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Reduce Risk of Football Head Injuries

It has long been recognized that head injuries must be prevented to ensure future health, and throughout the years, governing bodies have worked toward reducing the number of injuries reported. Helmets have been required since 1939; new and more restrictive safety guidelines have been added periodically in the following years.

More recently, the risk of concussion has been highlighted. The NCAA estimates that concussions account for 7.4% of all football injuries and is actively working to reduce that number further. In this article, we highlight concussions and other head injuries, and offer some advice on how to prevent these injuries from occurring.

Head Injuries

Head injuries typically occur to football players in the most vulnerable parts of the head and face – primarily the mouth, eyes, and brain.

Mouth injuries come in a variety of forms, but are all typically due to sudden unexpected impact with either another player or the ground. Injuries could take the form of broken teeth, torn lips, cheek, gums, or tongue, and even the more serious dislocated or broken jaw.

Because of this wide variety of potential injuries, the American Dental Association urges the mandatory use of properly fitted football mouthguards in all sports involving bodily contact- including football. Mouthguards cover the teeth of at least the upper jaw and in some cases both the upper and lower. They reduce chipping and fractures of the teeth, protect vulnerable tissue from laceration by tooth edges, reduce the likelihood of fracturing the jaw, and provide protection for toothless spaces.

The eyes are also vulnerable and at risk for serious injury. In football, the greatest risk is from accidental (or in cases of particular animosity, intentional) gouging by the fingers of opposing players. Luckily, the protection afforded by rule changes making it illegal to intentionally place hands on the face and by the requirement of helmets with face guards greatly reduce the risk of serious eye injury. For added protection, some players choose to use a visor or eye shield.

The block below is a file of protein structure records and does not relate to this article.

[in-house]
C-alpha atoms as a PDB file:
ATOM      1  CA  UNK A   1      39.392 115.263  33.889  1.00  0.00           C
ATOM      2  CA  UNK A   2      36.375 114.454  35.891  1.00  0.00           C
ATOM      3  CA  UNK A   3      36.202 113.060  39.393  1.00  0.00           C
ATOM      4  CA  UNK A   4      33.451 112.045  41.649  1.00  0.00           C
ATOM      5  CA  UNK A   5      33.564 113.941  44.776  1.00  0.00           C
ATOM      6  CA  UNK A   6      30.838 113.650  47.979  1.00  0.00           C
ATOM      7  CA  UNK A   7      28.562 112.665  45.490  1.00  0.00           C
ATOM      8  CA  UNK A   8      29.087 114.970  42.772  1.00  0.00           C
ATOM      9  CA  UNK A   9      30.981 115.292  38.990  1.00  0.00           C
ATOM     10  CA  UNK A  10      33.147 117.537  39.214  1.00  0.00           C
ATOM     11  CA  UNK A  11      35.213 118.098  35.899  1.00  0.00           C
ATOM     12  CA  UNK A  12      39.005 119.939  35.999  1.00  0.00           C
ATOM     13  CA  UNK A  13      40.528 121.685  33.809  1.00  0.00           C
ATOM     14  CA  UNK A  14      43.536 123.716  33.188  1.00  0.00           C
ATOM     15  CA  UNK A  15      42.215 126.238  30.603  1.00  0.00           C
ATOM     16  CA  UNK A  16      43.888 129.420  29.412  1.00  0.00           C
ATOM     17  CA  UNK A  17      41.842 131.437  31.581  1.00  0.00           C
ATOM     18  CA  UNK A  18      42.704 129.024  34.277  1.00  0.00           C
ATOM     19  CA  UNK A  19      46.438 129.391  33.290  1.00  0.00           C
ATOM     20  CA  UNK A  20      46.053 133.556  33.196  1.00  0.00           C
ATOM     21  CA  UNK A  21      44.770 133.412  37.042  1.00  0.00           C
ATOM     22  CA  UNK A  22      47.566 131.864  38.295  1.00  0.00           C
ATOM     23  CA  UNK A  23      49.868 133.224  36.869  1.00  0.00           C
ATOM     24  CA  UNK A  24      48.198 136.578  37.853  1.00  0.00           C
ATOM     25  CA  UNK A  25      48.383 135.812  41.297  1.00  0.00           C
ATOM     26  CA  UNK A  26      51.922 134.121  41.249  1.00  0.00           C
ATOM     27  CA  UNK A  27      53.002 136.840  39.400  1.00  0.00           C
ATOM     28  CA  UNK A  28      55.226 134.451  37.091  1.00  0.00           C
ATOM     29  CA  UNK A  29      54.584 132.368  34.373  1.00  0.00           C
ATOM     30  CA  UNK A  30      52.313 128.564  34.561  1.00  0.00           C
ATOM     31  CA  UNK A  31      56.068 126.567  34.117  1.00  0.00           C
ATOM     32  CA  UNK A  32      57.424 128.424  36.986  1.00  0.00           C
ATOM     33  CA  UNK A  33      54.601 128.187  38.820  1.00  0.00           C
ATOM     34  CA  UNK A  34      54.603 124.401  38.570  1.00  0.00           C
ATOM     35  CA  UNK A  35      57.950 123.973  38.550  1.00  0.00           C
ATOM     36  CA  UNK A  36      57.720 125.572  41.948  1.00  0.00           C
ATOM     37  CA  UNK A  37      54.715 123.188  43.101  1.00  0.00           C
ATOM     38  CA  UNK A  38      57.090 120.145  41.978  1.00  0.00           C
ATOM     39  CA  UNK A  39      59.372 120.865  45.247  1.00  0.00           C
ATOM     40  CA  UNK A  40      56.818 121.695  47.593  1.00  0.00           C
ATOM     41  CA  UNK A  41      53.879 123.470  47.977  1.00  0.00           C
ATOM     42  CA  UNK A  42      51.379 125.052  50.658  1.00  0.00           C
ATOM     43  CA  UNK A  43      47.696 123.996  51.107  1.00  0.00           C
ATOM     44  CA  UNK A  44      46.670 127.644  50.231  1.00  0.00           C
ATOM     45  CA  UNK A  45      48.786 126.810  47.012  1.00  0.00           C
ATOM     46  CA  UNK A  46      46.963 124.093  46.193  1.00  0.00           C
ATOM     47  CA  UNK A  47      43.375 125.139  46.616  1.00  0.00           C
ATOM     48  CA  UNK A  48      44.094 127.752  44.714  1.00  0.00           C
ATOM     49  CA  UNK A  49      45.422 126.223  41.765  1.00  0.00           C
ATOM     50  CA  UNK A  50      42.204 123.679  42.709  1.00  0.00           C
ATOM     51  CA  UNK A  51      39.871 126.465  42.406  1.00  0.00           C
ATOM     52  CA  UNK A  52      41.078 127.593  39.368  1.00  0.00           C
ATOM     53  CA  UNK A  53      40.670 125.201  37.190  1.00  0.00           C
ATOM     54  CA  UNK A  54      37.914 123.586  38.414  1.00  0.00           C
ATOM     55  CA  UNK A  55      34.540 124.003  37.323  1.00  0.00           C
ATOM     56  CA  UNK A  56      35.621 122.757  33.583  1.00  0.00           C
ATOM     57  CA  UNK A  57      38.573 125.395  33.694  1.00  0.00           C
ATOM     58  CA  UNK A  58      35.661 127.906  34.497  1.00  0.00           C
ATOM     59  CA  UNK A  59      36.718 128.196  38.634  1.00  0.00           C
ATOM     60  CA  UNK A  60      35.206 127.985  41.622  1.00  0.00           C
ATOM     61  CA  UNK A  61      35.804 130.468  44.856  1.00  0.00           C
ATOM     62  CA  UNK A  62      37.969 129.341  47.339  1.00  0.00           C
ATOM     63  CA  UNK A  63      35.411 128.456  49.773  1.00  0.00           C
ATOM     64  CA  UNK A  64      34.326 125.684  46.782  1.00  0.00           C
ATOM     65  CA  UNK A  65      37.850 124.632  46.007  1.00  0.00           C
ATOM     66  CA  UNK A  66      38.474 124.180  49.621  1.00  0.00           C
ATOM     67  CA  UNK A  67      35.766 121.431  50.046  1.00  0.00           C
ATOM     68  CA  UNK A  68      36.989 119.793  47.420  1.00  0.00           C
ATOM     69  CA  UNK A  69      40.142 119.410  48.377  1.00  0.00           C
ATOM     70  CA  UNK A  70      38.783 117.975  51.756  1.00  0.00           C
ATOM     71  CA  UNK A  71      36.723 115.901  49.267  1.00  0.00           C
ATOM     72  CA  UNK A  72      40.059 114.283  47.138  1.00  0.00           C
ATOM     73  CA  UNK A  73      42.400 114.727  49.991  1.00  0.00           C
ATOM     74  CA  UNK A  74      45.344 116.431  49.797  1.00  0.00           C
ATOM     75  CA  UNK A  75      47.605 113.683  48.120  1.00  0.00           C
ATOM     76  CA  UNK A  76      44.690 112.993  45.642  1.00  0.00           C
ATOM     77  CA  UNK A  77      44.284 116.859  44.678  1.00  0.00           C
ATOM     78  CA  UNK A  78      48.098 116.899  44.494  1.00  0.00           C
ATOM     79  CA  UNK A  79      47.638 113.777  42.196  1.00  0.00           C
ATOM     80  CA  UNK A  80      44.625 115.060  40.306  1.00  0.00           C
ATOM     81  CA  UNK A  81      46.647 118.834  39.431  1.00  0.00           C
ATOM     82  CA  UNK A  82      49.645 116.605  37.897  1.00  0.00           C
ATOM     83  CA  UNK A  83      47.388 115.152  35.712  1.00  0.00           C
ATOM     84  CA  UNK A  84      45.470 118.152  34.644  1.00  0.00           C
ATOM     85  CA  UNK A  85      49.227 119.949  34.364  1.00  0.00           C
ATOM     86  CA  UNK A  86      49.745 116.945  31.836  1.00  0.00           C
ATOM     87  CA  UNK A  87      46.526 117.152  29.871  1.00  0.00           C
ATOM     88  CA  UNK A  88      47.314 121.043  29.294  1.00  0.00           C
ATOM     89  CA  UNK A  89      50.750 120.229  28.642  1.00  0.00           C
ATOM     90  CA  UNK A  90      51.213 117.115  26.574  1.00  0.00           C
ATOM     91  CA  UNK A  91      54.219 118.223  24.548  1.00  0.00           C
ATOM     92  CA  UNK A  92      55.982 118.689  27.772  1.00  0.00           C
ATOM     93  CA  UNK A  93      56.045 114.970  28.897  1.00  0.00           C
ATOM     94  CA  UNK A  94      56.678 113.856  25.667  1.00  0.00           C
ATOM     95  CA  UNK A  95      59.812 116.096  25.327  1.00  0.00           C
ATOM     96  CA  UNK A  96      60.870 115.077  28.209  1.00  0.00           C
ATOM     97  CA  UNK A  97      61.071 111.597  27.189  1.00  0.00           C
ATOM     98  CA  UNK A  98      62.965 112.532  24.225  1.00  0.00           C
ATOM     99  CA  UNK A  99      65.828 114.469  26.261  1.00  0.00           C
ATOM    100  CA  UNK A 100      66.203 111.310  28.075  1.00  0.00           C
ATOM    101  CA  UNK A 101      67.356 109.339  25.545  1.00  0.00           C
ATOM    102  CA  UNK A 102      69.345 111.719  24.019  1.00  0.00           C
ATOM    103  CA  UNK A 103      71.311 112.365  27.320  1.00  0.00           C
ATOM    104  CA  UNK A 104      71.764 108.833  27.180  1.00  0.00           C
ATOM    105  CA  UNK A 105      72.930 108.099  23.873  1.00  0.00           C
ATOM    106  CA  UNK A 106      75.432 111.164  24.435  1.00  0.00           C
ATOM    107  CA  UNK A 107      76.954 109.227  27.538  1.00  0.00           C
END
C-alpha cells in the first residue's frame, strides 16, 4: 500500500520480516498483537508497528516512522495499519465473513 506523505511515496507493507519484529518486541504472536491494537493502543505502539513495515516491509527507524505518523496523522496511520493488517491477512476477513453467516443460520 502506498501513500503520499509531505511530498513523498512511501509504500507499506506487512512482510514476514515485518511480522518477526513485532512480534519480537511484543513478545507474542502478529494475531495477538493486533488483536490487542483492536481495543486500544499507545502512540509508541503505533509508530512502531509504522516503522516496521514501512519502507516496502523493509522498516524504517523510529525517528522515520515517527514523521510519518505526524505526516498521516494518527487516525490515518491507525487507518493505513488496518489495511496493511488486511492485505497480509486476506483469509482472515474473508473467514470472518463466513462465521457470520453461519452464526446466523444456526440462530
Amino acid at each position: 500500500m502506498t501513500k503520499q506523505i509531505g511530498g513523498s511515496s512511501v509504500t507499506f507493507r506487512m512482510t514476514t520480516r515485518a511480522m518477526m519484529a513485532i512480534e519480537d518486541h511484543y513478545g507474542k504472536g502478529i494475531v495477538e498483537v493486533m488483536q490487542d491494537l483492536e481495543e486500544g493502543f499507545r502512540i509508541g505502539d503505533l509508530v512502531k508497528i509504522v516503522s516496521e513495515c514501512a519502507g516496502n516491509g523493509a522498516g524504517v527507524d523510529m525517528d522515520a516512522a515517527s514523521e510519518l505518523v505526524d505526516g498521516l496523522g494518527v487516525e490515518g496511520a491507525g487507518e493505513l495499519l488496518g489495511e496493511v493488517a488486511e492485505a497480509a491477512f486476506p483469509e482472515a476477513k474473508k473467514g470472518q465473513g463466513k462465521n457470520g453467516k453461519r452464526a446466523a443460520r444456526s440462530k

Concussions have recently been making headlines as a brutal “hidden” injury in football. A concussion is a traumatic brain injury caused by a violent blow to the head. These injuries are especially common on the line, where huge defensive and offensive lineman make violent head-first collisions on almost every down. A concussion occurs when a blow shifts the brain and forcefully presses it against the skull. This injury may be accompanied by a variety of symptoms, including dizziness, nausea, memory loss, confusion, and terrible headaches. It has become a greater concern of late because of studies showing that repeated concussions may encourage dementia and depression as a result of chronic traumatic encephalopathy.

Unfortunately, with the violent nature of the game, it is difficult to prevent concussions. Leagues are taking steps to reduce the likelihood of these injuries, particularly through rule changes to reduce collisions with the head and more stringent protective gear requirements. At a personal level, it is important that every player makes sure his helmet fits properly and intentionally avoids situations that may result in a blow to the head.

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